Usually I find something with which I agree in Mr. Margolis’ commentaries. I agree that attempting to confront Ivanka and Jared Kushner when they were attending a wedding was wrong for many reasons. Some were pointed out in the commentary. That incident, however, was not the base of the thesis of this commentary. Mr. Margolis decries the firing of a pizza cook deeply, strongly attracted to, and aligned with, the ‘white supremacist’ movement. The cook’s own statements, and attendance at the Charlottesvile ‘action’, declare his beliefs about, antipathy toward, and willingness to physically engage, people who arouse his passions – hate, fear, and rage equipped with legs, arms, hands, and a brain wired to fuel thoughts and actions accordingly. Mr. Margolis suggests the cook should not have been fired for his beliefs, posits that we are all better off with him making pizza at Unos’s, and suggests he was fired for fear of a boycott based on his hateful views. That suggestion is as ludicrous as it is unsafe. Sir- do you have any idea whatsoever of the damage ‘disaffected’ food service workers can do to food before it is served to customers? As a pizza cook at Uno, the man knew full well for whom he was preparing pizza. He is very able to discern, and seems highly attuned to, the skin color, eye shape, hair, and other ‘racial features’ of those whose pizza he prepares. His hateful attitudes toward ‘un-white’ persons are known, as is his willingness to participate in hateful action. Human spit applied to a pizza before the cheese topping and baking is the very least of the degrading, insulting, hateful actions he could direct at a ‘non-white’ customer. Having such a person handling food is not safe. The restaurant made the correct decision.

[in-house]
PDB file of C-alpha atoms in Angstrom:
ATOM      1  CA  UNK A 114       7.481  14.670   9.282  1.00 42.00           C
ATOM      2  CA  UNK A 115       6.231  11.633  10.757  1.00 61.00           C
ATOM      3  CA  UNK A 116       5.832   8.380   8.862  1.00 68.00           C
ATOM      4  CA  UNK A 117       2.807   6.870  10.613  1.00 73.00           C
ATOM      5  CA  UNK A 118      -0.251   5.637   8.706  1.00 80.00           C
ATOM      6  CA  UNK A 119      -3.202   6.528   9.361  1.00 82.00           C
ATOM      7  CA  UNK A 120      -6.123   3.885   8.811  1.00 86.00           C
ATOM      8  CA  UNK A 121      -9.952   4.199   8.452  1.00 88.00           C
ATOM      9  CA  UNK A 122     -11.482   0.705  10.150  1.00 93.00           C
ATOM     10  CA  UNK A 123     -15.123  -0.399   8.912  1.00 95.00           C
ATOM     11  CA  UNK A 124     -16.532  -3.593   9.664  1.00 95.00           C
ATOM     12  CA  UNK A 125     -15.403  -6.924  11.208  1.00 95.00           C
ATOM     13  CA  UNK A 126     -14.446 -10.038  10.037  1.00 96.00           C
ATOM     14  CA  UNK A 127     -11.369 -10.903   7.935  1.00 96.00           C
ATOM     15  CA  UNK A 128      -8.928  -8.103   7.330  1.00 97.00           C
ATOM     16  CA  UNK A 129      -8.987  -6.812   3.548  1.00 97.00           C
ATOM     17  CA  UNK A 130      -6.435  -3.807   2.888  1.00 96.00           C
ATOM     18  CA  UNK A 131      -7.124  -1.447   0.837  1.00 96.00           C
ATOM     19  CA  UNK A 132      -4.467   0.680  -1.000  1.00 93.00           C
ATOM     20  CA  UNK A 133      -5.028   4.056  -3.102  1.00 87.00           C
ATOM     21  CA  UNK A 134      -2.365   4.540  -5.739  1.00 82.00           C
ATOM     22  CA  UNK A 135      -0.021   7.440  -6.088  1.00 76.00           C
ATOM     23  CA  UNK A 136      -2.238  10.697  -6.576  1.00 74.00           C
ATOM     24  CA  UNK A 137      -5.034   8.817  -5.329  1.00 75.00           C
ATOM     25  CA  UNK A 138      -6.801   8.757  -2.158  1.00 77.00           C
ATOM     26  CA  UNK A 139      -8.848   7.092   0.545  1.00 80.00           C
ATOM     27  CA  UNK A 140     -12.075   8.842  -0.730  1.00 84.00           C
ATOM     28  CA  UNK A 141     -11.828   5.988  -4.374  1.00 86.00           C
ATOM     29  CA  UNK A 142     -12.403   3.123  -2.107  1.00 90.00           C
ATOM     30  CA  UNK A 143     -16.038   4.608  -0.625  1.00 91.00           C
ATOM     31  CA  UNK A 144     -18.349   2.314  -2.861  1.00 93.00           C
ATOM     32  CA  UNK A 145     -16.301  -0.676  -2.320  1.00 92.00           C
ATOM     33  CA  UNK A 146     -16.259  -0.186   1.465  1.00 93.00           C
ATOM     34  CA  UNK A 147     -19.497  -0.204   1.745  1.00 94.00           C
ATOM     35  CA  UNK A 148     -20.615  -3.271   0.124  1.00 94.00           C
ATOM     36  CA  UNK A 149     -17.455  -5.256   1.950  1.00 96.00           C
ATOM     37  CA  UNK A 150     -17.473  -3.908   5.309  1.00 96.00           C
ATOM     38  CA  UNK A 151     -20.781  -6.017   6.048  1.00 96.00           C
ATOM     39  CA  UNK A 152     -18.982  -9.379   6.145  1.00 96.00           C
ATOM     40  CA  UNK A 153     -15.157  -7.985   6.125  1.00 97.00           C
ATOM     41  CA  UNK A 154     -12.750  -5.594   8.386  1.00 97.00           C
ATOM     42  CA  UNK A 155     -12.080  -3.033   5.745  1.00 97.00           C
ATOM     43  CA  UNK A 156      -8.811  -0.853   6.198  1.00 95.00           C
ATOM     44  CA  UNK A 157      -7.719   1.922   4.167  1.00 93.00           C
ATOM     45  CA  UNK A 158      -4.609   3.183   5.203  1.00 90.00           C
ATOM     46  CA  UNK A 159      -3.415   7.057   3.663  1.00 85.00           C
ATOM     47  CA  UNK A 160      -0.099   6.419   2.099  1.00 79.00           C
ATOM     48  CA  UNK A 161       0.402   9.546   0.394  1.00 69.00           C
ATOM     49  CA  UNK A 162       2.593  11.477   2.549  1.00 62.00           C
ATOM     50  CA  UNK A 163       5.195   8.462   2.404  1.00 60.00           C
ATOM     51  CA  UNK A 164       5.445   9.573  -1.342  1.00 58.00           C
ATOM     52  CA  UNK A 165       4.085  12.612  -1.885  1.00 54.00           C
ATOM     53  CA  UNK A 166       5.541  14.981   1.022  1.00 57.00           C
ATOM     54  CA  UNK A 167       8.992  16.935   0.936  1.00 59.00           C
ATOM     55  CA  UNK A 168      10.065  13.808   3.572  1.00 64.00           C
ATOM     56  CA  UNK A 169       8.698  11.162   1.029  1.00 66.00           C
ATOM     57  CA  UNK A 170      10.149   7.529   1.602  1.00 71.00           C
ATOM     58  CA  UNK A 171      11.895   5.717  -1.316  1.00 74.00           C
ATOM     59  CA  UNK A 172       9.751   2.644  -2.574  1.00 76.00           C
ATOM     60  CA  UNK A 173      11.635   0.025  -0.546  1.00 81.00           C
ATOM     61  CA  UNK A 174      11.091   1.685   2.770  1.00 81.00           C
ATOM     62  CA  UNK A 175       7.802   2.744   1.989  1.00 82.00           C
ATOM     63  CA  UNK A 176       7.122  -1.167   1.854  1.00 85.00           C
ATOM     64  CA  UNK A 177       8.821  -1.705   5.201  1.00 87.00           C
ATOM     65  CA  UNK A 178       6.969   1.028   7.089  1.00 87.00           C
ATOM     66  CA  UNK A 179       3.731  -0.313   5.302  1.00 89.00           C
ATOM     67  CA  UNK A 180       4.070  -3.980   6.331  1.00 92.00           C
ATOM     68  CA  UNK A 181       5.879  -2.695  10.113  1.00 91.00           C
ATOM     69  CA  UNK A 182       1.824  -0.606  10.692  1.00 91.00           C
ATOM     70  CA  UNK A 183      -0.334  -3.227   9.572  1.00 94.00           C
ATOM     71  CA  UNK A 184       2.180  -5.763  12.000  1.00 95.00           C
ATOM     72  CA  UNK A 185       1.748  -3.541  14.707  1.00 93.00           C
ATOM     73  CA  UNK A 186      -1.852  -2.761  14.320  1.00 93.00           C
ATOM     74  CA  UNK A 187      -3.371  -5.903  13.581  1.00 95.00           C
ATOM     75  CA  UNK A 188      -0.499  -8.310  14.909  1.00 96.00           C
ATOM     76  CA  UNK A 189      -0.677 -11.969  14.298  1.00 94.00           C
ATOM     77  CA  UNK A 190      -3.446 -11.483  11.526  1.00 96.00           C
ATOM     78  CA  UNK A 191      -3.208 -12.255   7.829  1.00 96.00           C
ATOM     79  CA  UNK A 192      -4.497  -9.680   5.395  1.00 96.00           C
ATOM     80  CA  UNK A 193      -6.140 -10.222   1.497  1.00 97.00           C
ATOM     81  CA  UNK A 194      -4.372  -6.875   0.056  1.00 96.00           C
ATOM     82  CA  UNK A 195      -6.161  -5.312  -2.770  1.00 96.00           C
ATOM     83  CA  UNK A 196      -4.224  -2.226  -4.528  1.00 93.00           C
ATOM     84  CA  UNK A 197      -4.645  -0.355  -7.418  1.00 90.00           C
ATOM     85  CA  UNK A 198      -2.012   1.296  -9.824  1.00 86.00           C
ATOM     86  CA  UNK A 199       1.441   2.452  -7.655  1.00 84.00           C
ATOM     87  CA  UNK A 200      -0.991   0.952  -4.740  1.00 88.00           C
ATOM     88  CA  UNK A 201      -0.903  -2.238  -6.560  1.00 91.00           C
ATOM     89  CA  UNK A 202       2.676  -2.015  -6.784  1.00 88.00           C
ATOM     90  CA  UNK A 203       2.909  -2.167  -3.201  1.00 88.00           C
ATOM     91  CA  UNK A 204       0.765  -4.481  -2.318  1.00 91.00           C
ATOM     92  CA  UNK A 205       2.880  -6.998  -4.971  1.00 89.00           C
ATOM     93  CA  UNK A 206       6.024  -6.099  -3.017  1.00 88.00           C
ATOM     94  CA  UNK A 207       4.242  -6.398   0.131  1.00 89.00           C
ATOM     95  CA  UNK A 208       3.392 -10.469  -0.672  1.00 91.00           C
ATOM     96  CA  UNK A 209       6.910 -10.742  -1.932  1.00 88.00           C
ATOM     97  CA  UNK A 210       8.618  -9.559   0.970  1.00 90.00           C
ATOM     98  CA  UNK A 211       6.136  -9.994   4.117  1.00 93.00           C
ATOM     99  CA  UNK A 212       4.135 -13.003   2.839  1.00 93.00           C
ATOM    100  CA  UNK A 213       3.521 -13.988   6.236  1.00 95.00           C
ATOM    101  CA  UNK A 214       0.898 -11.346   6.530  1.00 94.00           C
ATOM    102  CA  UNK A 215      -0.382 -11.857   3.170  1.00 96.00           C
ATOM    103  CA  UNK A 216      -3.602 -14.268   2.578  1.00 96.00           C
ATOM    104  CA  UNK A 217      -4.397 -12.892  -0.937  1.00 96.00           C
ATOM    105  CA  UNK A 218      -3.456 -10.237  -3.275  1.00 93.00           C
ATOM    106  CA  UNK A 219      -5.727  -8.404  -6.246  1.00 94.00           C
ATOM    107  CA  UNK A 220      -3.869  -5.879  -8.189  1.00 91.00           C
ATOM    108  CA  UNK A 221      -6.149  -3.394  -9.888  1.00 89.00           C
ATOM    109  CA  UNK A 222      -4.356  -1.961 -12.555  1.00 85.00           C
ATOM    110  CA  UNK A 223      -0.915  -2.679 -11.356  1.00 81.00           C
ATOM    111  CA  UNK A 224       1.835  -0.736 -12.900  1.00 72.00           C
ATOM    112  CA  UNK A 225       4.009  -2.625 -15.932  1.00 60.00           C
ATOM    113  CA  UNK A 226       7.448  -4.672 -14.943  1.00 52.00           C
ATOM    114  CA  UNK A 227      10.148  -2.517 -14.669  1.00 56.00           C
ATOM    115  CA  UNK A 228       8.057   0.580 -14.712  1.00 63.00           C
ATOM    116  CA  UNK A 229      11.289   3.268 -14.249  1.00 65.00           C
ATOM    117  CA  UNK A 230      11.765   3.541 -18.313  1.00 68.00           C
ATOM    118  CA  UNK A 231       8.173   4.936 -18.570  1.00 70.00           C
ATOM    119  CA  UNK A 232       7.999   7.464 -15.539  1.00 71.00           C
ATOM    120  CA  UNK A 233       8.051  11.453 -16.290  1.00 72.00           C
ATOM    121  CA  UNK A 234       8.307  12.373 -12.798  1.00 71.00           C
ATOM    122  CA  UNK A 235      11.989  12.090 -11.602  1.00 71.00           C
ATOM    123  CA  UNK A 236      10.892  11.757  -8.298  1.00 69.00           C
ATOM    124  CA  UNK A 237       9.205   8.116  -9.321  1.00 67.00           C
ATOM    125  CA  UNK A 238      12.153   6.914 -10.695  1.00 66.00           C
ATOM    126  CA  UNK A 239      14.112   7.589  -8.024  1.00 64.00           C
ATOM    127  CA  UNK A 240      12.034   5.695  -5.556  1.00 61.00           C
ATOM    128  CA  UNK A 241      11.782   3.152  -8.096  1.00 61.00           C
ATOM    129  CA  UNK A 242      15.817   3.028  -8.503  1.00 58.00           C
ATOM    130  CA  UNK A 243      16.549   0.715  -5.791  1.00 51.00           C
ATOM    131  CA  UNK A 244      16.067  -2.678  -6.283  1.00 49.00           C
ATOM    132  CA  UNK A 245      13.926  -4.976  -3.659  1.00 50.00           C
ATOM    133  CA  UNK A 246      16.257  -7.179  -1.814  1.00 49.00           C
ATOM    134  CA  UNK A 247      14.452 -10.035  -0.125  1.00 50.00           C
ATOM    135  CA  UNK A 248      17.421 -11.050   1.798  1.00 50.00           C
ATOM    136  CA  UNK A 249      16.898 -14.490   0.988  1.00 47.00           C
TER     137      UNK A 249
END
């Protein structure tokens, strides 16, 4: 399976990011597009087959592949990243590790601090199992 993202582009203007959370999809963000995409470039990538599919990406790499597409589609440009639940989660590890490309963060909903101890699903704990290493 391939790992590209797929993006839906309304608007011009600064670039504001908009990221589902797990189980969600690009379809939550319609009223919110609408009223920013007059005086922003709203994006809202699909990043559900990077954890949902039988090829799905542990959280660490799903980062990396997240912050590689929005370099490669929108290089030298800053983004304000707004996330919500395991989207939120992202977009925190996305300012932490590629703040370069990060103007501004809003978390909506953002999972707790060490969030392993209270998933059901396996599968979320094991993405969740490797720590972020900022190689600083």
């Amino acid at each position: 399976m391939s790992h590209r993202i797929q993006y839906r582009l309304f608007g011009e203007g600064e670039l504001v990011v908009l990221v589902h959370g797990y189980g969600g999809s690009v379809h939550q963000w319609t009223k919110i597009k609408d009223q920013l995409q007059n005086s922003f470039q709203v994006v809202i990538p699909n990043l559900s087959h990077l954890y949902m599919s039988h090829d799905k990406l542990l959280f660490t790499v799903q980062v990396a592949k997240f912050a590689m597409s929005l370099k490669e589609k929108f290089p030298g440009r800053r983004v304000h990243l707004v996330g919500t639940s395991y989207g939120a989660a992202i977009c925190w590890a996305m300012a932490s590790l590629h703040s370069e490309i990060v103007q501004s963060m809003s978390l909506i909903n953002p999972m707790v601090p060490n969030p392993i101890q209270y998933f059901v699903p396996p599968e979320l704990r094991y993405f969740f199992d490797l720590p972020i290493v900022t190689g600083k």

• Rich Lachapelle

      The same concerns could be made about a restaurant worker who ascribes to the more militant end of the Black Lives Matter spectrum if a white uniformed police officer is looking for some lunch. Should we also assume the worst about a devout Palestinian moslem serving food to a restaurant patron wearing a yarmulke? Assuming that someone will act out in a violent, criminal or otherwise threatening manner at their place of work based on their private political leanings is dangerous and paranoid and will result in too many unfounded suspicions to even imagine. Any “disaffected” food worker can act out at any time just as someone driving down the road can decide to use their vehicle as a weapon motivated by religious intolerance .
      If someone is espousing hateful commentary in a workplace, that can certainly create a toxic atmosphere for both co-worker and client but if someone ON THEIR OWN TIME wants to dress up in a sheet, in ladies lingerie, with clown paint or in scuba gear whose business is it anyway?
      The First Amendment has taken a serious beating in the past few weeks but is stronger than the small minds of those who see free expression as a threat.

      • patricia jedlicka

        You make an excellent point.

      • Nachman Avruch

        Your comparison is flawed – in the case of a BLM activist or a Palestinian (Muslim, not “moslem”, this isn’t 1920), making an assumption that their beliefs put others at risk would be groundless and wild speculation. Roy, however, has openly associated himself with neo-Nazi aggression that explicitly calls for black, Jewish, gay and other people to be expelled or killed to restore white dominance in the U.S. There is no contortionist extrapolation required to connect his beliefs to their violent ends.

  • Jacob Jurmain

    High ratio of emotions to insights. Tough to tell
    which motivated which.

  • Willem Post


    A little history is useful.

    Nazi is short for National Socialist People’s Party.
    It was popular among the disaffected unemployed during the 1930’s when Germany was in deep depression, as was the US.

    Hitler was originally against them, but he needed to win so he co-opted thé movement.

    • Nachman Avruch